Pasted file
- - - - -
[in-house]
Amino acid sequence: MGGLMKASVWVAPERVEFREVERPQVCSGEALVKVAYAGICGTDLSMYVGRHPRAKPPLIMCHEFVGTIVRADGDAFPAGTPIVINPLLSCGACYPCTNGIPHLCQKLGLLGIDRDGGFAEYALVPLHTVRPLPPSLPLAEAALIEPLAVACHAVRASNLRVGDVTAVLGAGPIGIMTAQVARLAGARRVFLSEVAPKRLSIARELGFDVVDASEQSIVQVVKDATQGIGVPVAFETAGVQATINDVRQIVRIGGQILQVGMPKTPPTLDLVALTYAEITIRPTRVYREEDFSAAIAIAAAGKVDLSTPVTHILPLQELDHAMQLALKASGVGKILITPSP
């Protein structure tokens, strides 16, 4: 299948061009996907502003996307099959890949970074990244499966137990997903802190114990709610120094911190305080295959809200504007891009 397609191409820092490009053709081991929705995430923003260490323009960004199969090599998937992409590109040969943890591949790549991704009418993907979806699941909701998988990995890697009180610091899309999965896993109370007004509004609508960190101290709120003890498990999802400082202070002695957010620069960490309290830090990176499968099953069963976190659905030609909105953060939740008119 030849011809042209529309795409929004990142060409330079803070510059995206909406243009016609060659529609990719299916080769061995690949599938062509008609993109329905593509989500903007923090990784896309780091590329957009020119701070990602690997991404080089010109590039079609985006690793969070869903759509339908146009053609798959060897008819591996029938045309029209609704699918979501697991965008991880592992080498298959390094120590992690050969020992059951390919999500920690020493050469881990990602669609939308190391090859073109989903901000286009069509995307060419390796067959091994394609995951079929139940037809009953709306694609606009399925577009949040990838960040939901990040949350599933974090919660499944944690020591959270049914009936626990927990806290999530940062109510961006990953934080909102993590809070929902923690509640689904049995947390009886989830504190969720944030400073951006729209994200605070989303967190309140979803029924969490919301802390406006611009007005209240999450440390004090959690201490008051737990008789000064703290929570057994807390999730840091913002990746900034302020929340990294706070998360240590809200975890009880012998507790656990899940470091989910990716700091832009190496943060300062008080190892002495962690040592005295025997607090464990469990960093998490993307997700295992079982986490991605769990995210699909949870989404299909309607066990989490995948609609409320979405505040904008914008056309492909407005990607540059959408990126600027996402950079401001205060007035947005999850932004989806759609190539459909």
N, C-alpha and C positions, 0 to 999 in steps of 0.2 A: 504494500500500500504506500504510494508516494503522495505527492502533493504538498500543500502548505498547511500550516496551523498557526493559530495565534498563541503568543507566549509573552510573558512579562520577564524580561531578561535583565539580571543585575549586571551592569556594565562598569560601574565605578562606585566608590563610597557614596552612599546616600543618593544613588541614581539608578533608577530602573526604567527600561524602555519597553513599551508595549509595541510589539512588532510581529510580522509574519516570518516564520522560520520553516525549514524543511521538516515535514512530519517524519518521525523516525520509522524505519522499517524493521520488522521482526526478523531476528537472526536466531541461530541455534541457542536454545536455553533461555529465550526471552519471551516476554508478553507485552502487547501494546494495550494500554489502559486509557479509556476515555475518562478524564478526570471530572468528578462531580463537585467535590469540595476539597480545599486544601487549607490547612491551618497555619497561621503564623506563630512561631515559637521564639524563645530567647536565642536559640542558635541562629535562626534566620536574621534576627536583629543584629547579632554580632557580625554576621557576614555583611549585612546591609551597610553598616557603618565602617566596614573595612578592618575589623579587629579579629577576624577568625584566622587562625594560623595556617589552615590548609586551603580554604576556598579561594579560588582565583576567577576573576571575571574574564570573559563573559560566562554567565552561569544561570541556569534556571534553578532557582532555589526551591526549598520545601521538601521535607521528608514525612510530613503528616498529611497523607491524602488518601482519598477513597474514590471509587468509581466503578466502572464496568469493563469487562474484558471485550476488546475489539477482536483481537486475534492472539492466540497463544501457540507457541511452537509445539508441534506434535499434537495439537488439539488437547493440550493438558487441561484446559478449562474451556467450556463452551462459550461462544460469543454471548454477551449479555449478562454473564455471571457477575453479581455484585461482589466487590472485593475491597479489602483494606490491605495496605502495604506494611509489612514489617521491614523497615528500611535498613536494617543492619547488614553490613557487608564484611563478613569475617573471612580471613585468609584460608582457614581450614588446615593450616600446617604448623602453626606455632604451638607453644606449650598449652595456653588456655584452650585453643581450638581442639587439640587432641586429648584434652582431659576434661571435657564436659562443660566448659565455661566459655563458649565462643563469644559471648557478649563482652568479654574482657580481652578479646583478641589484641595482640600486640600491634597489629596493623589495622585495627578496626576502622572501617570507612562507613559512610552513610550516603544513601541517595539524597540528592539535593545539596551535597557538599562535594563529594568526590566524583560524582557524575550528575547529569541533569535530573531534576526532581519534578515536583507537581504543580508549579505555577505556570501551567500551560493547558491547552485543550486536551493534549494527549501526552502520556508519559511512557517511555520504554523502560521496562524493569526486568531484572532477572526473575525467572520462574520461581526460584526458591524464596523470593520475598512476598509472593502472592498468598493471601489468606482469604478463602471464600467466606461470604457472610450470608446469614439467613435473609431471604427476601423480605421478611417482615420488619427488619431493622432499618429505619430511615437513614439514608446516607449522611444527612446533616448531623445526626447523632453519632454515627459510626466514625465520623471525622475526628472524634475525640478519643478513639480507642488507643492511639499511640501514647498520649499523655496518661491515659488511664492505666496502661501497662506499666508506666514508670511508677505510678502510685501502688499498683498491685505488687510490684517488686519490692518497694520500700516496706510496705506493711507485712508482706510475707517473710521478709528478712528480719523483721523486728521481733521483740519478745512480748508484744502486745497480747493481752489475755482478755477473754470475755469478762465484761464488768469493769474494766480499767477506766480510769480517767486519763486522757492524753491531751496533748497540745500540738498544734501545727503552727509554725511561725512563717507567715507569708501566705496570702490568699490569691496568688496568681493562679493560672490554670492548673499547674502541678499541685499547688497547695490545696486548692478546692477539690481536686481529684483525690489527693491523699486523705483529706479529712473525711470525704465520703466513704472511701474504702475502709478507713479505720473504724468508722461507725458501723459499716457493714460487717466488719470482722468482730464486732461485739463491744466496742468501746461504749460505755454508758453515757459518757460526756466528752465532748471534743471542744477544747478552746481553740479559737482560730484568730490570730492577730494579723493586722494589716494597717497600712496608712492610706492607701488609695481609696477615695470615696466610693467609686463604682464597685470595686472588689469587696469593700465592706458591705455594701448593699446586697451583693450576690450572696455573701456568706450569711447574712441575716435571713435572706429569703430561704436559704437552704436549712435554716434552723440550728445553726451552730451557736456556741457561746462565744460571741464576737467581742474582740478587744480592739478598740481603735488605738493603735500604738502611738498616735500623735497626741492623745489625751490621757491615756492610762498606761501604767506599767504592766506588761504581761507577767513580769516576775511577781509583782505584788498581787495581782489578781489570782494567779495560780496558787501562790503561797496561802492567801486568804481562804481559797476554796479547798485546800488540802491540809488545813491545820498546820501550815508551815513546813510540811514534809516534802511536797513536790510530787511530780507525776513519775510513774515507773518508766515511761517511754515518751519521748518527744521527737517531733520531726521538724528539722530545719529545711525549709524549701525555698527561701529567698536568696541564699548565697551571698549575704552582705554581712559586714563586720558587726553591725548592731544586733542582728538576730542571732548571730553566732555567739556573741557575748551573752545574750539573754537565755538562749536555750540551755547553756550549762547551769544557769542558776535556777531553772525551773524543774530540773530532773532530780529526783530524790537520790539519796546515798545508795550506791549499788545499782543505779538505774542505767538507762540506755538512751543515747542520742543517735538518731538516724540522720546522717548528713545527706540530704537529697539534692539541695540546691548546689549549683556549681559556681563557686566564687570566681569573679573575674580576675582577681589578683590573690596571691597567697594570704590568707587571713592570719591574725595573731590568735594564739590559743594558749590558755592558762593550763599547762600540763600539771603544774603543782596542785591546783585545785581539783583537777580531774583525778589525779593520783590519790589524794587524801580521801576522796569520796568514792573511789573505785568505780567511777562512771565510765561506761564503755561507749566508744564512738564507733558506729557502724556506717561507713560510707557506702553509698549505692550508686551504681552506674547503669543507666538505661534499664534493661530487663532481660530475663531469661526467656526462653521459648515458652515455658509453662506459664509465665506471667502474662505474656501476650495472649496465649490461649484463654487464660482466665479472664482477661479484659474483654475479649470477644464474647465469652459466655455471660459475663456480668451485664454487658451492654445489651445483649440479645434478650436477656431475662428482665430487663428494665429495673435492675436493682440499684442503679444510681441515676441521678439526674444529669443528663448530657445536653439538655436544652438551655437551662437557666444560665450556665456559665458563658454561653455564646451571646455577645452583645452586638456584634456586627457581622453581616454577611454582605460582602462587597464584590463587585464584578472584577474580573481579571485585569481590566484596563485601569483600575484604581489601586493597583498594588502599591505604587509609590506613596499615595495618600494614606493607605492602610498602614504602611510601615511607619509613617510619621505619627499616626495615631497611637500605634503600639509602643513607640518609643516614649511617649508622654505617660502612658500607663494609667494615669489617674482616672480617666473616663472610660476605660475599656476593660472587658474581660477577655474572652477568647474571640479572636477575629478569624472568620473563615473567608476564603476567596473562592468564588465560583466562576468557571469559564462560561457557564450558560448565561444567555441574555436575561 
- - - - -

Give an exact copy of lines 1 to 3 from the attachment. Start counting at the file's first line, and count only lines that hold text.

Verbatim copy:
[in-house]
Amino acid sequence: MGGLMKASVWVAPERVEFREVERPQVCSGEALVKVAYAGICGTDLSMYVGRHPRAKPPLIMCHEFVGTIVRADGDAFPAGTPIVINPLLSCGACYPCTNGIPHLCQKLGLLGIDRDGGFAEYALVPLHTVRPLPPSLPLAEAALIEPLAVACHAVRASNLRVGDVTAVLGAGPIGIMTAQVARLAGARRVFLSEVAPKRLSIARELGFDVVDASEQSIVQVVKDATQGIGVPVAFETAGVQATINDVRQIVRIGGQILQVGMPKTPPTLDLVALTYAEITIRPTRVYREEDFSAAIAIAAAGKVDLSTPVTHILPLQELDHAMQLALKASGVGKILITPSP
């Protein structure tokens, strides 16, 4: 299948061009996907502003996307099959890949970074990244499966137990997903802190114990709610120094911190305080295959809200504007891009 397609191409820092490009053709081991929705995430923003260490323009960004199969090599998937992409590109040969943890591949790549991704009418993907979806699941909701998988990995890697009180610091899309999965896993109370007004509004609508960190101290709120003890498990999802400082202070002695957010620069960490309290830090990176499968099953069963976190659905030609909105953060939740008119 030849011809042209529309795409929004990142060409330079803070510059995206909406243009016609060659529609990719299916080769061995690949599938062509008609993109329905593509989500903007923090990784896309780091590329957009020119701070990602690997991404080089010109590039079609985006690793969070869903759509339908146009053609798959060897008819591996029938045309029209609704699918979501697991965008991880592992080498298959390094120590992690050969020992059951390919999500920690020493050469881990990602669609939308190391090859073109989903901000286009069509995307060419390796067959091994394609995951079929139940037809009953709306694609606009399925577009949040990838960040939901990040949350599933974090919660499944944690020591959270049914009936626990927990806290999530940062109510961006990953934080909102993590809070929902923690509640689904049995947390009886989830504190969720944030400073951006729209994200605070989303967190309140979803029924969490919301802390406006611009007005209240999450440390004090959690201490008051737990008789000064703290929570057994807390999730840091913002990746900034302020929340990294706070998360240590809200975890009880012998507790656990899940470091989910990716700091832009190496943060300062008080190892002495962690040592005295025997607090464990469990960093998490993307997700295992079982986490991605769990995210699909949870989404299909309607066990989490995948609609409320979405505040904008914008056309492909407005990607540059959408990126600027996402950079401001205060007035947005999850932004989806759609190539459909």